homes, and household consumer durables. The U.S. government
seeks funds from abroad to finance its deficit and states and localities
seek funds to finance schools, roads, and other public facilities.
Even for users of capital services in small countries, however, the
supply of funds to any sector is less than perfectly elastic. Investors
view debt and equity as a whole as imperfect substitutes and also view
debt of different risk grades and equity issues by different firms as
imperfect substitutes.39 Investors also view debt issued by different
governments and debt and equity issued by firms resident in different
countries as imperfect substitutes. And there are various investments
influenced by clientele effects; for example tax exemption makes debt
issued by states and localities in the United States attractive at a lower
rate only to high-bracket investors in the United States, although because these investors also may hold foreign debt and equities, states
and localities compete with foreign borrowers for this source of
funding.
To the extent capital users in the United States can attract more
funding that otherwise would go to foreign borrowers, they could benefit from lower capital costs. Lower capital costs could raise domestic
investment in the United States, thereby raising capital per worker,
domestic wages, and living standards.
C. Competition for Intangible Capital and Corporate Residence
Countries may also compete with each other to be the residence of
the multinational corporations that produce a significant share of
world output, especially in certain industries. There are substantial
barriers preventing existing corporations from changing their corporate residence. But the start-ups that will become the corporate giants
38 Of course, low-skill immigrants may also be complementary to the native population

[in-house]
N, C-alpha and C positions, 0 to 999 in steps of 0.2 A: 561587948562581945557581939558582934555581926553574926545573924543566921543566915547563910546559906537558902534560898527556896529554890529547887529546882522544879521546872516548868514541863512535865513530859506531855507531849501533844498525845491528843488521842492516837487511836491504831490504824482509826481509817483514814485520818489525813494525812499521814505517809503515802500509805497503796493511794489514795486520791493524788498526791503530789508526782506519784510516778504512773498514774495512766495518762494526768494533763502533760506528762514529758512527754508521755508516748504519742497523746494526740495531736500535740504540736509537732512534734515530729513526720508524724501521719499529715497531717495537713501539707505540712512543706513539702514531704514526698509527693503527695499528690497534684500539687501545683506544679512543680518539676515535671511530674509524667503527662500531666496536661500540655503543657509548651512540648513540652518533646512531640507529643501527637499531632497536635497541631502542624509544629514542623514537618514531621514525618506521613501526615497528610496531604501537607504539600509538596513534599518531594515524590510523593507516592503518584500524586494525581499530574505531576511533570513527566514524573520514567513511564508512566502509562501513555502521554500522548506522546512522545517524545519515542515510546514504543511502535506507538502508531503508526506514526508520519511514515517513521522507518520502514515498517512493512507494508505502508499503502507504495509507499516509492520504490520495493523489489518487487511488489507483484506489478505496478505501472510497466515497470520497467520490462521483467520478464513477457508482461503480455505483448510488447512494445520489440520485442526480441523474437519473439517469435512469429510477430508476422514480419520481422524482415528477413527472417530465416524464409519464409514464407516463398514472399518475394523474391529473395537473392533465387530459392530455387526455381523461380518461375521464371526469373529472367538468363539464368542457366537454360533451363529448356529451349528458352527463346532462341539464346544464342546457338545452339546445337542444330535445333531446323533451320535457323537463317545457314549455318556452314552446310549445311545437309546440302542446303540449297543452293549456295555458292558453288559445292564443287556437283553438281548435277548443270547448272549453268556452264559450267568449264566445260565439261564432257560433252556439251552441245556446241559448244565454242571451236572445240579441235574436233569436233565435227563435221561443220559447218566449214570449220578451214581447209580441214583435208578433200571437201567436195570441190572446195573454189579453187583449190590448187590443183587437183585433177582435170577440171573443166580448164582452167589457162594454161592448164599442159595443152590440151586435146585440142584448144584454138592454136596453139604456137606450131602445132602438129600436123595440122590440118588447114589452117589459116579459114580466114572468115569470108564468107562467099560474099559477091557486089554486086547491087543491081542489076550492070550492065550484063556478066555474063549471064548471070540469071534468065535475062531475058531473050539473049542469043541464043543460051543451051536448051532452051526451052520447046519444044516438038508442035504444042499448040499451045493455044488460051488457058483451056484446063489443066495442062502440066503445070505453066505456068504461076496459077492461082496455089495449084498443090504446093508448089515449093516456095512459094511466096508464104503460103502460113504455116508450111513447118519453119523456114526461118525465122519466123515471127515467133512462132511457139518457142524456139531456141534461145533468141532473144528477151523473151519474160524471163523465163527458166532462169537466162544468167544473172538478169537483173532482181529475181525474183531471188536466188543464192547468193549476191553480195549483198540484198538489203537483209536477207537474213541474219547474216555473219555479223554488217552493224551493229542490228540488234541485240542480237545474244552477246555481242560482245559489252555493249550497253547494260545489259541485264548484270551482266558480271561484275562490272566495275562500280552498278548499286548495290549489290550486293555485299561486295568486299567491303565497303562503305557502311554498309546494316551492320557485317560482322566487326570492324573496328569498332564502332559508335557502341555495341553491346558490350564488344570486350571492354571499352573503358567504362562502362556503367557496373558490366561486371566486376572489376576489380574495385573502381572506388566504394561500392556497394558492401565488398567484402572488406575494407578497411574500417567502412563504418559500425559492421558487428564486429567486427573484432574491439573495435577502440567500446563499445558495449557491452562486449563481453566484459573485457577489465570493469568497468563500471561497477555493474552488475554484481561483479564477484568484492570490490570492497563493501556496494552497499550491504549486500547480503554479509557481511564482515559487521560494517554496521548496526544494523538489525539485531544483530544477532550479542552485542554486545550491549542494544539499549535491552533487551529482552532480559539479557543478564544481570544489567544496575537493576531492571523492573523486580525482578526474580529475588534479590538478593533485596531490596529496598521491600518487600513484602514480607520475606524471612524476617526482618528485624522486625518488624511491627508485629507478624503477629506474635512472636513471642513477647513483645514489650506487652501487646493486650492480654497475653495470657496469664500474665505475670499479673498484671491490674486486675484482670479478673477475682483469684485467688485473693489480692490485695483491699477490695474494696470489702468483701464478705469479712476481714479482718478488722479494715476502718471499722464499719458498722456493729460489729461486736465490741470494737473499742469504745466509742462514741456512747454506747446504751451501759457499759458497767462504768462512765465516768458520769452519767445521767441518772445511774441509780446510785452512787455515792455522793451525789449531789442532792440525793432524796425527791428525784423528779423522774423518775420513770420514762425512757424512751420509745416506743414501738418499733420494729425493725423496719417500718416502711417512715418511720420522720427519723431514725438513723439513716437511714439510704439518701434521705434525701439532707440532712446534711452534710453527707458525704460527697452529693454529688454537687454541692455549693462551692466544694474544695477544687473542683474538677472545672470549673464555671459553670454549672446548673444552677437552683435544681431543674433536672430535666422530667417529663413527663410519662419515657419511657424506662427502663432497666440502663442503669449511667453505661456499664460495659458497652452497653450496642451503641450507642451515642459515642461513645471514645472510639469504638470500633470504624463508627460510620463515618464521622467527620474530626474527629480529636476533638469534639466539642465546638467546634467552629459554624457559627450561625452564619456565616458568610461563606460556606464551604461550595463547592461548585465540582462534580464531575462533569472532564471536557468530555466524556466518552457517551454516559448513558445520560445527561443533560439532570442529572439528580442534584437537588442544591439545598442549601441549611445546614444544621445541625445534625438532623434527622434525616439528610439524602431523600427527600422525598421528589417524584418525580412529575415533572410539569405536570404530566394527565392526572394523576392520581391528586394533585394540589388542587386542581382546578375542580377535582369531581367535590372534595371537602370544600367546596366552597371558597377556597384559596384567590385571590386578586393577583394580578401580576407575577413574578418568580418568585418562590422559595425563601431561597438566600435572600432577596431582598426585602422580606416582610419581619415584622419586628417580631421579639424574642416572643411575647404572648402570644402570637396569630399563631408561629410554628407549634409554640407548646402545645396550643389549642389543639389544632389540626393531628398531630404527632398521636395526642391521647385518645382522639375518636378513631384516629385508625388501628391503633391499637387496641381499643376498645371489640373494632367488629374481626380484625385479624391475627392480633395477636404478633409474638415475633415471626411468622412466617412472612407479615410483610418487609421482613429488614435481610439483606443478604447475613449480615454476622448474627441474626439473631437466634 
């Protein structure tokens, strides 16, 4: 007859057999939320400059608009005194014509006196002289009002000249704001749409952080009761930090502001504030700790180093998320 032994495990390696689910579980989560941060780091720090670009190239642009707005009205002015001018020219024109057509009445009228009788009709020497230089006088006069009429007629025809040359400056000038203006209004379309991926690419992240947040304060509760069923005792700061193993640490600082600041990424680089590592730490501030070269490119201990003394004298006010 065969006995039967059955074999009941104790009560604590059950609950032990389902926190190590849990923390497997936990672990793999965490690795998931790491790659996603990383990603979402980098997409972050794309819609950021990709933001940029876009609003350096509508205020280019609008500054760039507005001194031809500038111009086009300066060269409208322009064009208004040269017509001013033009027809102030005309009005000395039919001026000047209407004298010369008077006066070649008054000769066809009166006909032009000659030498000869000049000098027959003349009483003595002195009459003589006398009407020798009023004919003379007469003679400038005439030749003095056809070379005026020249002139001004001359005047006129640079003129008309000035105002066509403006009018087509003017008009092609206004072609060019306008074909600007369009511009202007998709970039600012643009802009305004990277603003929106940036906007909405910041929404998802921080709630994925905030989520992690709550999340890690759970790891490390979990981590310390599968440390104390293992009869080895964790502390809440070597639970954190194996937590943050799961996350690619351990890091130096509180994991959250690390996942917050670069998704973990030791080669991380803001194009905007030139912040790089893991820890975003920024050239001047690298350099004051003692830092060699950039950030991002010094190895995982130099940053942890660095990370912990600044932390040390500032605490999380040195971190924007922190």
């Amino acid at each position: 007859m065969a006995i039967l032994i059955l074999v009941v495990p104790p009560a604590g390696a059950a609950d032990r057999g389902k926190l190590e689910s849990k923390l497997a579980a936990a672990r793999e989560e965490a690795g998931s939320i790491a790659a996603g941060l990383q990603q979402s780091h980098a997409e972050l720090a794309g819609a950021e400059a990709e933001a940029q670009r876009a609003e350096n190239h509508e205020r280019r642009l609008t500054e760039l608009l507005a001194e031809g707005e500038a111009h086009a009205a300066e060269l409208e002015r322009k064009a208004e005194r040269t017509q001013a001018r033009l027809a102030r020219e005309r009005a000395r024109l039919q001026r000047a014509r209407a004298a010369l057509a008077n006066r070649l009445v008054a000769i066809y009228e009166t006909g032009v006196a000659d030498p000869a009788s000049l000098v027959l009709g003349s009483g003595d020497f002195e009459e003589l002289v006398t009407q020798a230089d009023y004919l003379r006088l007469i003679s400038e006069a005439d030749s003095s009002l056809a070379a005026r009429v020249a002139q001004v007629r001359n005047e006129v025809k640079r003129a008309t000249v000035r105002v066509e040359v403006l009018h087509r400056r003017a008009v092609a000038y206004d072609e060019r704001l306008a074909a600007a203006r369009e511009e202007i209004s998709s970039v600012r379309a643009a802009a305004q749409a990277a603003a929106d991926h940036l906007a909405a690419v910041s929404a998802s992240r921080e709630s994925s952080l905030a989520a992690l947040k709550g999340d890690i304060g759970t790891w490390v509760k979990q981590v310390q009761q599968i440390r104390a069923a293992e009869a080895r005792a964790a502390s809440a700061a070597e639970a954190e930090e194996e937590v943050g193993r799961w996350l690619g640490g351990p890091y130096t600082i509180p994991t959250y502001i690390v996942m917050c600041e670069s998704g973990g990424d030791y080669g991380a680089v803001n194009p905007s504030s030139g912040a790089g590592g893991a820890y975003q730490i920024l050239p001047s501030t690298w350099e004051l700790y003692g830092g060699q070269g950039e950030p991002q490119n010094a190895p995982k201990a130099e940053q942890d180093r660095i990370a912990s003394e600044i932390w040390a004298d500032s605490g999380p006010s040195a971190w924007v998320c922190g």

if they are willing to perform relatively low-paying and unpleasant work that the local
population prefers not to do. But they also can drive down the wages of low-skilled workers in the native population (including recent earlier immigrants) and thereby increase
income inequality.
39 See Ayub Mehar, Is Debt a Substitute of Equity? Relevancy of Financial Policy in
Current Economic Scenarios, 15 Applied Fin. Econ. 337 (2005).
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of the future have a choice of where to establish residence. Resident
companies of one country may expand or contract relative to resident
companies of other countries. And firms resident in one country can
buy firms in another one, preserving the structure of production and
distribution, but shifting corporate residence.
As large corporations have become more globalized, the nationality
of corporate residence has become a less important determinant of
where corporations employ labor, raise financial capital, produce
goods and services, and sell their output. In addition, some firms are
also decentralizing their headquarters functions, placing centers of
managerial control, finance, and legal residence in different
jurisdictions.40
Therefore, the connection between the legal residence of a corporation and things that matter for economic performance is weakening
over time. Yet countries will still compete with each other for headquarters type functions, such as being the center for management, finance, and research activities. Further, the reputational capital of a
country’s leading firms may raise worldwide demand for its products,
and therefore for its workers. Countries may compete with each other
to be centers of intellectual leadership and innovation and the presence of headquarters of innovative corporations could contribute to
the ability to do this. And these features may still be connected with
corporate legal residence, even if the connection is much less than
previously assumed.
D. Competition for Tax Revenue
The system of international tax rules that has evolved over the past
century has given countries where production facilities are located the
first right to tax the profits those facilities generate, regardless of the
residence of the corporate group that owns the domestic facility. But
as corporations have become more globalized and intangible assets
have become a more important input to production, it has become
more difficult to determine where profits originate. The traditional
arms-length transfer pricing system used to allocate profits among corporate entities has become more difficult for governments to enforce,
and easier for companies to manipulate, because of the absence of